Discovering Delhi

For almost a whole year, I had been planning my trip to Rishikesh, India. Since I had a stopover in Delhi, I decided to take two days in addition to experience the capital of India. Before I knew it, it was time to leave for Delhi / Rishikesh, away from the haze of Southeast Asia.

Before travelling to India, I was told of all the squalor and filth that India has to offer, aside from the beauty and soul. Yes, for I was told by a frequent traveller and yogini that no matter where she goes, no place has soul like India. So it was really surprising that my first impression of the country did not reflect the poverty and dirtiness everyone was warning me about.

A temple in a neighbourhood colony

Pretty cool city.

Indira Gandhi Airport is like any other major airport, and the trip from the airport to Masjid Moth also was pretty nice. Traffic was lighter than Hanoi, but with a more impatient energy. However, our visits to Hanoi, I think, prepared us for the traffic so we were pretty cool and relaxed in the taxi. Saying this, our first impression of Delhi was pretty late on a Friday night.

We spent the morning of the first day recovering from the flight (and I too was not very well). We then spent some time walking around the neighbourhood before lunch. It is interesting because we learnt that in Delhi (at least), people live in gated (literally) communities that are totally cordoned off and have their own say as to what happens in each little square (e.g. how many times the place is fogged to get rid of mosquitos etc.).

You haven’t experienced Delhi until you’ve ridden in an auto rickshaw

We also learnt that most of the houses began as single-storey buildings, with further floors added as additional flats above. This explained why each unit looked so different to the next, even though the houses were mostly terraced.

Yoga is a big deal, with many temples offering yoga classes, often free. Each neighbourhood had a few grocery shops as well, and maybe one cafe as well, together with numerous parks and perhaps a taxi kiosk (usually a hut). Our impression of Delhi was really a green city, notwithstanding the dustiness arising from the traffic.

Typically Malaysian, we went to a shopping mall

In the afternoon of the first day, we ended up in a shopping mall, or rather a number of shopping malls. What was interesting was how tight security was: at the entrance and exit of all shopping malls, you would have to go through a security check, metal detector, frisking etc. This is good, especially considering the possibility of terrorist attacks, although a bit inconvenient in terms of freedom of movement.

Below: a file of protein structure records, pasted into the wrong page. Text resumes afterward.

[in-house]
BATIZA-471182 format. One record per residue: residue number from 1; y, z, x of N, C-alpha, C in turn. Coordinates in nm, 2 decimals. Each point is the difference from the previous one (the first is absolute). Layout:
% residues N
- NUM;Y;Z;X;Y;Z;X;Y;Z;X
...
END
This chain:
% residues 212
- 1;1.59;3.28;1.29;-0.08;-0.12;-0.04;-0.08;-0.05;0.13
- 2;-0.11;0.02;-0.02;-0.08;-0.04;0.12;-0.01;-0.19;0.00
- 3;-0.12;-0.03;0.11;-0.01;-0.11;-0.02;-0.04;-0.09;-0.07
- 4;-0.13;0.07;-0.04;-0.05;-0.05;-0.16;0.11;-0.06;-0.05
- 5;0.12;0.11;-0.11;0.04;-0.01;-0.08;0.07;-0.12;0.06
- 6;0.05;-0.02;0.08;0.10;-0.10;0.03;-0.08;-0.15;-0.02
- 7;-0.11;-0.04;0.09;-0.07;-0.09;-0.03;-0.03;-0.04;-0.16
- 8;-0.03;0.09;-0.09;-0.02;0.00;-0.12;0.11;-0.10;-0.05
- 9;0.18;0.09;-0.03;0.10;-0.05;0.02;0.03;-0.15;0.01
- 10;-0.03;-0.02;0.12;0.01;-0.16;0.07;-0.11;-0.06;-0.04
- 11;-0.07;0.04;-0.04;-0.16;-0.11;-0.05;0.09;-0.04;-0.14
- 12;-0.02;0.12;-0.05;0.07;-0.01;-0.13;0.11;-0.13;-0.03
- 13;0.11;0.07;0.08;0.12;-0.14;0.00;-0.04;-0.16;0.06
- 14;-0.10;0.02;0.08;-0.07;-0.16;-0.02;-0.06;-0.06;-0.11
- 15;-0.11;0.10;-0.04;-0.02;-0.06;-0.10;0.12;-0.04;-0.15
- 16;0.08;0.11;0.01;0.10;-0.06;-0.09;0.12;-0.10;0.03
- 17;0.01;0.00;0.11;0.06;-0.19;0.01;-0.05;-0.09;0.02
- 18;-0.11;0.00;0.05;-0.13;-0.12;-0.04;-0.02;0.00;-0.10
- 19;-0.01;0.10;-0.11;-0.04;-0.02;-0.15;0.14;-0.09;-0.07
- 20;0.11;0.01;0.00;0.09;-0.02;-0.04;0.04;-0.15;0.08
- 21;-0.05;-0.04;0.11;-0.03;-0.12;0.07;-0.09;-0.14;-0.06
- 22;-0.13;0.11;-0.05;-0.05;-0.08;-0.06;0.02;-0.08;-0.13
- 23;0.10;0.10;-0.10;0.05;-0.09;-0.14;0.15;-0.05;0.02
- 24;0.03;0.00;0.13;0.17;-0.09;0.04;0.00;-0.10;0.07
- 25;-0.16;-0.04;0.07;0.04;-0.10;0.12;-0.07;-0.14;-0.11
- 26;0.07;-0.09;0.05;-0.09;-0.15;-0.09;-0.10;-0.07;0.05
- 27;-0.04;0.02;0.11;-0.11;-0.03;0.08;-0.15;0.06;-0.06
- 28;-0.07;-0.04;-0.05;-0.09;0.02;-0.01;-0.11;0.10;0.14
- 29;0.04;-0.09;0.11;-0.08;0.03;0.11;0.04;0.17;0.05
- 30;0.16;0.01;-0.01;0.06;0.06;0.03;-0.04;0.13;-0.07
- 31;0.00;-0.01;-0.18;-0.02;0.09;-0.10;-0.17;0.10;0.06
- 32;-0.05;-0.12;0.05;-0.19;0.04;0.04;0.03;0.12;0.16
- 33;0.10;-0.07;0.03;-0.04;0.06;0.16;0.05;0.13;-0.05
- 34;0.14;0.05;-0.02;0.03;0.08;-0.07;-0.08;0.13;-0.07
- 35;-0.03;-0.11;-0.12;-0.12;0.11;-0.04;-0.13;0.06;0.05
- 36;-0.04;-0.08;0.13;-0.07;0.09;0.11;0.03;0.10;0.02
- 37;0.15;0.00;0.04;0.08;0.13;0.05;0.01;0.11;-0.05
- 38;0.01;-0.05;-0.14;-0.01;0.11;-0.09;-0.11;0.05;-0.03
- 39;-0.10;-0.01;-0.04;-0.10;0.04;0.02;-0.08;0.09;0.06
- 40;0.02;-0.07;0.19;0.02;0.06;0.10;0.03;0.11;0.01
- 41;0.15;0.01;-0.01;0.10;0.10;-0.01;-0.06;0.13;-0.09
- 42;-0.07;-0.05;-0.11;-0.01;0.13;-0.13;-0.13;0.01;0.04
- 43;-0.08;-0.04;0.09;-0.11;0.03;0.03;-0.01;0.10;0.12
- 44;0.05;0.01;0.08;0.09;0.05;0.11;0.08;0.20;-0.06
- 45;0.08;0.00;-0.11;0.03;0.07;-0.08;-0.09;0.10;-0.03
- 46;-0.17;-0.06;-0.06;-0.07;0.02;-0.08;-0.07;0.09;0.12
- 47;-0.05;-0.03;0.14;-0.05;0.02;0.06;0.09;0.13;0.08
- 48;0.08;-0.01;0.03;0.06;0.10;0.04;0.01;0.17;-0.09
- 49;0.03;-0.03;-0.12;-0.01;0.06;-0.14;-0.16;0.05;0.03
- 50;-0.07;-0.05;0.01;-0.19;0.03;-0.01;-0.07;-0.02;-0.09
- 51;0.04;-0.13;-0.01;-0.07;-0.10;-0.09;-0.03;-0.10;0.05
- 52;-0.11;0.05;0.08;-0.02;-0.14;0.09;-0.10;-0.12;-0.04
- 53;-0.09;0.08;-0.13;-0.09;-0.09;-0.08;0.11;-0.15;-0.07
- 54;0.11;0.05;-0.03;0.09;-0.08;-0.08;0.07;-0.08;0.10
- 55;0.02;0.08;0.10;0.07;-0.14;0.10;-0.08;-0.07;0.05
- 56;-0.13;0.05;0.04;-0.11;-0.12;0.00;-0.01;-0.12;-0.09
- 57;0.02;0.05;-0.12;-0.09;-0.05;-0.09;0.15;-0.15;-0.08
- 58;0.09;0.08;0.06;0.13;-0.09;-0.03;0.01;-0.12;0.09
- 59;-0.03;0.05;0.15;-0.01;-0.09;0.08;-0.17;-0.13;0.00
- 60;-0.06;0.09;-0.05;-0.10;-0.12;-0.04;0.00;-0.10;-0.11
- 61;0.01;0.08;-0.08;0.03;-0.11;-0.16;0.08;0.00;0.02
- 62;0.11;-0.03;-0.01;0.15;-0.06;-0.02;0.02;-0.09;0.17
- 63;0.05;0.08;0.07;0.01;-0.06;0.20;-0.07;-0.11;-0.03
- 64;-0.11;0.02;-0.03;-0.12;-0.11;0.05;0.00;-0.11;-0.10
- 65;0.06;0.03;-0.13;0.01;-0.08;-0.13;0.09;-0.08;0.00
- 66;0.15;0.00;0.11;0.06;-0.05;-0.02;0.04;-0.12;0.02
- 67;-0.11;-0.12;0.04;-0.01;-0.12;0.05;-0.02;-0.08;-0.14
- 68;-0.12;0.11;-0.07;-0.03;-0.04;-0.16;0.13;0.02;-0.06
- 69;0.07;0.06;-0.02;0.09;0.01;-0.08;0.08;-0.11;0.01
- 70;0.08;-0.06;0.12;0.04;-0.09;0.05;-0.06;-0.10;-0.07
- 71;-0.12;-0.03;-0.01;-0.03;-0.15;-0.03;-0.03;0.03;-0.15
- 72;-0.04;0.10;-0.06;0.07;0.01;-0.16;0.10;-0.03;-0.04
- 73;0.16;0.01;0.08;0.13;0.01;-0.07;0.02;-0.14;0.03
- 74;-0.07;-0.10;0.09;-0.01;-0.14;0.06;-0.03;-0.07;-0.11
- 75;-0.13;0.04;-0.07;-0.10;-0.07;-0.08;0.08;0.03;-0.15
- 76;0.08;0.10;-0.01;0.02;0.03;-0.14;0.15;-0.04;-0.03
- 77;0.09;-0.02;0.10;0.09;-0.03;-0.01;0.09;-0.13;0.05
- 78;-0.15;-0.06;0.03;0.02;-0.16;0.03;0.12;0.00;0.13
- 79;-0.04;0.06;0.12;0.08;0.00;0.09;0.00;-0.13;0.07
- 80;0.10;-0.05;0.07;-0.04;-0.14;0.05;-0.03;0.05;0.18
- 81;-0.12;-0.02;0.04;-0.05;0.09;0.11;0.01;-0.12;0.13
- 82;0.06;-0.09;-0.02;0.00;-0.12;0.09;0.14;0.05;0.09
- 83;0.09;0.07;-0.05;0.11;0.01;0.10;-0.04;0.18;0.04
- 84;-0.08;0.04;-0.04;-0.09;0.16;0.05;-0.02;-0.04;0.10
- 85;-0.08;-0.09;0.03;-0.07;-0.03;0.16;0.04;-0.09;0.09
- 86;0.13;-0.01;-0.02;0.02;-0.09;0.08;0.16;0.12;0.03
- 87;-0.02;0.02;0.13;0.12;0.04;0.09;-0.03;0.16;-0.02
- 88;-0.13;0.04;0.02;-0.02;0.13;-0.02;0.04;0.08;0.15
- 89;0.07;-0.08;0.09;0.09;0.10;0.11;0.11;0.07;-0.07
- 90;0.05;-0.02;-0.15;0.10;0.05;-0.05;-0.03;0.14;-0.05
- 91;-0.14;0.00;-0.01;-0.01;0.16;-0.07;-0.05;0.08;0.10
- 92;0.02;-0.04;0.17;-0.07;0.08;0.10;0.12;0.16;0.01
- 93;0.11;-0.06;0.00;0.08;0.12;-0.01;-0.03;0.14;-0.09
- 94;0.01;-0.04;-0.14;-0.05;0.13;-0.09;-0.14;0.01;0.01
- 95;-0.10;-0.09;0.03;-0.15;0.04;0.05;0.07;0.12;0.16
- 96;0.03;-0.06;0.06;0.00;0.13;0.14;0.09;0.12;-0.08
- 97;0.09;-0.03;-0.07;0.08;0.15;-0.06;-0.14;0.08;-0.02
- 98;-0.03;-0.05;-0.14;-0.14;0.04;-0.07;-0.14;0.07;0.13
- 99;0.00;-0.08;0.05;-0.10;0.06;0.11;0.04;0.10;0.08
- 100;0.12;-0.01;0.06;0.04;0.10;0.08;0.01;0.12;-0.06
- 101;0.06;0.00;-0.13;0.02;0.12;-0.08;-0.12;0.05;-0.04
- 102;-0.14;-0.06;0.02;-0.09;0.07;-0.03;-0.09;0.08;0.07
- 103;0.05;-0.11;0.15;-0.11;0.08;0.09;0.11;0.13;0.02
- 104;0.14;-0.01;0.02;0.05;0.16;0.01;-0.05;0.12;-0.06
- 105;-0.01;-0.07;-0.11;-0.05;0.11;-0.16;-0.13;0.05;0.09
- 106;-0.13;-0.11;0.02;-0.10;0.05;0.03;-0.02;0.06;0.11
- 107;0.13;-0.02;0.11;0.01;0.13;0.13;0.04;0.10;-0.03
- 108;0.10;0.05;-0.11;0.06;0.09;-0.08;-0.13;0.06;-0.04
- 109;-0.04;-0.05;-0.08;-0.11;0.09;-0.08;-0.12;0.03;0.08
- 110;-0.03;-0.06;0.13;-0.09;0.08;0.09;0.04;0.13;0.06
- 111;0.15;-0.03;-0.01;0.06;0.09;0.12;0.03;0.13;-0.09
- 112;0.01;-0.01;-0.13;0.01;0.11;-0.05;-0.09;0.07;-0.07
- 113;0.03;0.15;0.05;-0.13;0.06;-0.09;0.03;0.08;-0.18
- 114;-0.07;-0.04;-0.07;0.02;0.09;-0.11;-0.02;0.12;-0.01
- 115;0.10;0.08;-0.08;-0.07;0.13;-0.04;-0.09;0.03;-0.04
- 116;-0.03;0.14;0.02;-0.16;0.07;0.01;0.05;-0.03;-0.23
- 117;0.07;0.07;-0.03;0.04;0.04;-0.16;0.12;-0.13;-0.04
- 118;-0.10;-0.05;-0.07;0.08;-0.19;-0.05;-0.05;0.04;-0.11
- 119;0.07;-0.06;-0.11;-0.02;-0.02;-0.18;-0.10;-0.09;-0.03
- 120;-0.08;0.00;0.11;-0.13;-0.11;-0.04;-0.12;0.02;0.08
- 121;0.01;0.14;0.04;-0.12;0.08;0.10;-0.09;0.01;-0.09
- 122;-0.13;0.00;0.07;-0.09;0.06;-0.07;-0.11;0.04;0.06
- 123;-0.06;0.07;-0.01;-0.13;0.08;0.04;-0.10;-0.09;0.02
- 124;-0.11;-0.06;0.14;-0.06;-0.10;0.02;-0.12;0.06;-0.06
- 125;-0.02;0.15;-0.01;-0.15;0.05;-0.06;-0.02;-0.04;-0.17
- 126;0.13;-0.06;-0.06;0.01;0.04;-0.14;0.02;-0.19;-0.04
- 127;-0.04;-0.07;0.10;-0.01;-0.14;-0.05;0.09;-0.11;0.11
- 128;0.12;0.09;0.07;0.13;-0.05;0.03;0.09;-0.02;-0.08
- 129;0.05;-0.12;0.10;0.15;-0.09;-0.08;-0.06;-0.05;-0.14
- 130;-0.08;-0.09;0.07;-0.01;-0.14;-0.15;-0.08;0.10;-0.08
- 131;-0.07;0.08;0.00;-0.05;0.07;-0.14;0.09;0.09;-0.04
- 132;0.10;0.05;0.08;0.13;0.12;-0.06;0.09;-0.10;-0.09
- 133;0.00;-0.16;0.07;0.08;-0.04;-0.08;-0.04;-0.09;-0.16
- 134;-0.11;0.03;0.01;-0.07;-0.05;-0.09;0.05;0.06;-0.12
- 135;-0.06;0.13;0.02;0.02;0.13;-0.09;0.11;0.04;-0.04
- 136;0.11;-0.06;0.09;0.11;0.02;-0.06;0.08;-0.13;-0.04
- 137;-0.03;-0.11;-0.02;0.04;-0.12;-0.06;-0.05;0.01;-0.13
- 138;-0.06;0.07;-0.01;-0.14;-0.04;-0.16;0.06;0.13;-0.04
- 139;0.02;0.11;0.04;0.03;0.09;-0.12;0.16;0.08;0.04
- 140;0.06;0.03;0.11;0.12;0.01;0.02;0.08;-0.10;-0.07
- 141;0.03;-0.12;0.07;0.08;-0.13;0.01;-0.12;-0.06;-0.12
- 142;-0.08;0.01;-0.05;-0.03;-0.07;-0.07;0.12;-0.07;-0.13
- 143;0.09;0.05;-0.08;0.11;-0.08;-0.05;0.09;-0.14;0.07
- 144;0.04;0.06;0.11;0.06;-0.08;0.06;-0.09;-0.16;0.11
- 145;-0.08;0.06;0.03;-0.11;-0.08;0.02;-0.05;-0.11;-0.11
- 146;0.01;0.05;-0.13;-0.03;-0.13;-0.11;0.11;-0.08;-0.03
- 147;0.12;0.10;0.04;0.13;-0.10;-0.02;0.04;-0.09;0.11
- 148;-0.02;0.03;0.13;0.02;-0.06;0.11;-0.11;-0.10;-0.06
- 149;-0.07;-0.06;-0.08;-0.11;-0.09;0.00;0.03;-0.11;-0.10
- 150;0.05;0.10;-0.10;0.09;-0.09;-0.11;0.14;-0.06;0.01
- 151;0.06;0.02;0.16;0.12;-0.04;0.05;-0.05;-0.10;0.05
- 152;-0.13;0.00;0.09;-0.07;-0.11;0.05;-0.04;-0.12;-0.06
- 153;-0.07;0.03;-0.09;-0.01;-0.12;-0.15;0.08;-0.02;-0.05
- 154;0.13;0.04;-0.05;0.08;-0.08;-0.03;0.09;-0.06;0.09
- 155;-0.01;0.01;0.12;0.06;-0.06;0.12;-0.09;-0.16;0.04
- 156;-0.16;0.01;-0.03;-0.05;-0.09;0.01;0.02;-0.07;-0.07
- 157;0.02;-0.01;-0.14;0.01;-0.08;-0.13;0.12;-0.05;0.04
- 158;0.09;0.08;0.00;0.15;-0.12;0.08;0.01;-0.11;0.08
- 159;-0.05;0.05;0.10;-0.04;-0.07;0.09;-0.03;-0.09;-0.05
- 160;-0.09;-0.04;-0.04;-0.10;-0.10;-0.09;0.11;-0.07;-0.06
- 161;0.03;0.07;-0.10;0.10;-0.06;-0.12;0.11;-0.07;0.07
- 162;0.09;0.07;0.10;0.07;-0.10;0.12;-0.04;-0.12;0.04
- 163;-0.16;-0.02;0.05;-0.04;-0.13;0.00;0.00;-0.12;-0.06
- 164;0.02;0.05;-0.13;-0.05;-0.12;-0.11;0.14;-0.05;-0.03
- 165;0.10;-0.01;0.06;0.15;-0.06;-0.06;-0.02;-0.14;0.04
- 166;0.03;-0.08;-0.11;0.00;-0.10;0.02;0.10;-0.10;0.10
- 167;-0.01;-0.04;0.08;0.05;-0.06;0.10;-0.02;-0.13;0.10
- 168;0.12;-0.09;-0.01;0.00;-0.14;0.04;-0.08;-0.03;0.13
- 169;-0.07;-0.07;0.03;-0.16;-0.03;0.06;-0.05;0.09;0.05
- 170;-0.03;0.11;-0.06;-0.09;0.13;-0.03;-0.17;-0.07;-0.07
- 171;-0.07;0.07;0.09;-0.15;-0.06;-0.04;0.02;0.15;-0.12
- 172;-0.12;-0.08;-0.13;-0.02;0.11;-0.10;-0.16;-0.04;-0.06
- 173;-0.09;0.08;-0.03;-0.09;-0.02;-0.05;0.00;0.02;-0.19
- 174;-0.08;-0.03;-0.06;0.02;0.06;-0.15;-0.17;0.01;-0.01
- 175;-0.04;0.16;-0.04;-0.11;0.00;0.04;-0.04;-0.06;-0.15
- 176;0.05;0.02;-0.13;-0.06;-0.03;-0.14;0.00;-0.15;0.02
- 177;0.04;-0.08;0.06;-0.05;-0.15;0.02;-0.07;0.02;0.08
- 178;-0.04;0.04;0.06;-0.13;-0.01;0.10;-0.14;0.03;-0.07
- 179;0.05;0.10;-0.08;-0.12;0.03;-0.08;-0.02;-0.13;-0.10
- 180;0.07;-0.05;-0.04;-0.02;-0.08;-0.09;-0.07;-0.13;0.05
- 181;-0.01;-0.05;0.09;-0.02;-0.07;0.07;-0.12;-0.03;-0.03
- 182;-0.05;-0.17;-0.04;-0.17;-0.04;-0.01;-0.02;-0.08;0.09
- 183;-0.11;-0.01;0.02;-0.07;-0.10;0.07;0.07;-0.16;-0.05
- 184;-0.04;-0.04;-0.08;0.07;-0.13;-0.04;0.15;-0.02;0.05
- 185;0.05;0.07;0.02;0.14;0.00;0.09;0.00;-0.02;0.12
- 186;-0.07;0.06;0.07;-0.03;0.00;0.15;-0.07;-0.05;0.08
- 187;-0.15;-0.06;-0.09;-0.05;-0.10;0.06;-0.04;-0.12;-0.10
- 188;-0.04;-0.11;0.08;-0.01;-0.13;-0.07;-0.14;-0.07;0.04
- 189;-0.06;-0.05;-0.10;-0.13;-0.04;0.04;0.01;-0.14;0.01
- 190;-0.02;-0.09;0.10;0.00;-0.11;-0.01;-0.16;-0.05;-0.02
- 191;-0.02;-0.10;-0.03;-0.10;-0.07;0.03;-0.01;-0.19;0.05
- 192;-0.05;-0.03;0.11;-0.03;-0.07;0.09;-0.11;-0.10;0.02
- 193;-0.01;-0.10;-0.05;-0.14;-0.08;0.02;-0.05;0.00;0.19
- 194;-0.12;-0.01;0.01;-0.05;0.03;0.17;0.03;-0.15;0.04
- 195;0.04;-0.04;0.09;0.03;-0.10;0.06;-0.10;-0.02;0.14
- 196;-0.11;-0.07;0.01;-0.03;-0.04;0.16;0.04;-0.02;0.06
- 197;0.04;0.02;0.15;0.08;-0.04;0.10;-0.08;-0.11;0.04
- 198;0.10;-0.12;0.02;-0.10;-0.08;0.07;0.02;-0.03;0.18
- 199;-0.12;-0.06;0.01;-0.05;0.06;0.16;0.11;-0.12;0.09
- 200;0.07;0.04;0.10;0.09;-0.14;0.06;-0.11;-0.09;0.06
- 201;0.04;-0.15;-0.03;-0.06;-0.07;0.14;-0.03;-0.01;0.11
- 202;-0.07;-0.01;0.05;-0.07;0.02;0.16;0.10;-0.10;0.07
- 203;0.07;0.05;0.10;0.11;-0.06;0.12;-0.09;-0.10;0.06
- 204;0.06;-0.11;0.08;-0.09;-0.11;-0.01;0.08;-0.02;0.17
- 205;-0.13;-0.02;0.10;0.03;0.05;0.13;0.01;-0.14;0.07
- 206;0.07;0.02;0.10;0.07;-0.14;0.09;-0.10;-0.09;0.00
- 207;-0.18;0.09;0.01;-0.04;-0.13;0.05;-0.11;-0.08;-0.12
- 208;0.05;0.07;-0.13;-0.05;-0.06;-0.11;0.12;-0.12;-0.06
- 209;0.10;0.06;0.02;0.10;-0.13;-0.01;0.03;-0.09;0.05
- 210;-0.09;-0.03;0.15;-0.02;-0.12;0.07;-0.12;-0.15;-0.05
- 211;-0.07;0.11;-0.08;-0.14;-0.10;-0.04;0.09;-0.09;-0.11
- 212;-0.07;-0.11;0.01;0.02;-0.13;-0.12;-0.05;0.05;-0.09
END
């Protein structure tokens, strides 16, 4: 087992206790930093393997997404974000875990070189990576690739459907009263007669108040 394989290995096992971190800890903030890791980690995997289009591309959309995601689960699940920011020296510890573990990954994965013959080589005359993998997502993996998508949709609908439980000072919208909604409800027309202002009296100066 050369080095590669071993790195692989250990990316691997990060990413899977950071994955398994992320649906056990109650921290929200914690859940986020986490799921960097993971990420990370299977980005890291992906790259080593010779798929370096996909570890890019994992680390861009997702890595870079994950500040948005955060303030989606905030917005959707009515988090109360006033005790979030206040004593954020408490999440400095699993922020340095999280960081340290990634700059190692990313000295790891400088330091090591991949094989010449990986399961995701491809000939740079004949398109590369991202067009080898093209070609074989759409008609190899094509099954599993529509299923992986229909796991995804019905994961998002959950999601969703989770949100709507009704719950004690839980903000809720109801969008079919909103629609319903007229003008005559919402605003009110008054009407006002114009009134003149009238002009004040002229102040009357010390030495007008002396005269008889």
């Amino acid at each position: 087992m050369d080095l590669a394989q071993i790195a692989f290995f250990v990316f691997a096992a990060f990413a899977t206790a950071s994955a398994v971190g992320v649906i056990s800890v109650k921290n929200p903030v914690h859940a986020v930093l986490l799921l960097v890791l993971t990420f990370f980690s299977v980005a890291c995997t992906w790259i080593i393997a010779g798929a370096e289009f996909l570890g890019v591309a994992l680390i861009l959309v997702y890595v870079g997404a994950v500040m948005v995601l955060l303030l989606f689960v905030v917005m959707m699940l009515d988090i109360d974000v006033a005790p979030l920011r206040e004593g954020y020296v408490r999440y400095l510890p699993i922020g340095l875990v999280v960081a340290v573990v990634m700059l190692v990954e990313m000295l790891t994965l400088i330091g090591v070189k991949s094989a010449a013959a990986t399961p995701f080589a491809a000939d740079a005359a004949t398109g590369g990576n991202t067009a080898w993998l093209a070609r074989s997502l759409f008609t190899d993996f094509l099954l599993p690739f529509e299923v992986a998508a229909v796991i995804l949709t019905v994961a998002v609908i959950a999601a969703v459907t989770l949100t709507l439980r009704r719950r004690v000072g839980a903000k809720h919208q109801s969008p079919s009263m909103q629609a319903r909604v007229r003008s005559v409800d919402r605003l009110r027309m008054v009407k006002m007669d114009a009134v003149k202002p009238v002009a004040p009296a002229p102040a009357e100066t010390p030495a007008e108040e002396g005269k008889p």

The shops were not very different from those in Malaysia, except perhaps the cultural and arts and crafts peculiar to India only, such as the joss sticks and incense, statues of deities and sandalwood soaps.

Statue outside the shopping mall

Our host plied us with food and we were constantly stuffed. I noticed eating out wasn’t really the culture, which I suppose is just as well, considering the warnings we were given about eating food in India.

Shopping mall sculptures to commemorate a national holiday


Anyway, the next day had us visiting some tourist attractions, after having rented a car with a driver for a day. We began with the Bahai Lotus Temple, because it was nearby. After the Ghandi Memorial, it was so hot that we decided to let the driver drive by the remaining sights while we sat in the car. Very untouristy behaviour but we are spoilt, I guess!

Ghandi Memorial

Even though we sat in the car for India Gate and a drive through Parliament Road, we were really feeling the heat, and were glad to have arrived at Dilli Haat Market for lunch and some shopping.

Arts & Crafts at Dilli Haat

The crafts and traditional clothes were interesting, and so was the stall sold “chowmein” we decided to have for lunch. I even managed to get a little Nataraja figurine which I had wanted to get for a long time.

Bahai Lotus Temple

By the time the end of the second day came about, I was kind of glad we were leaving the city for Rishikesh. I used to be such a city boy, having been born and bred in one, but nowadays, I really enjoy the countryside, whether it be hills and rivers, or seasides. More on Rishikesh soon!

Peep show at Dilli Haat

To be fair, we didn’t really see Delhi, I feel. When I travel somewhere, I like to see the little things and I felt, aside from walking in the neighbourhood colony, we just saw the big things. I wouldn’t mind visiting Delhi and spending a little time just exploring the city a bit more.

Have you been to Delhi? What are your thoughts?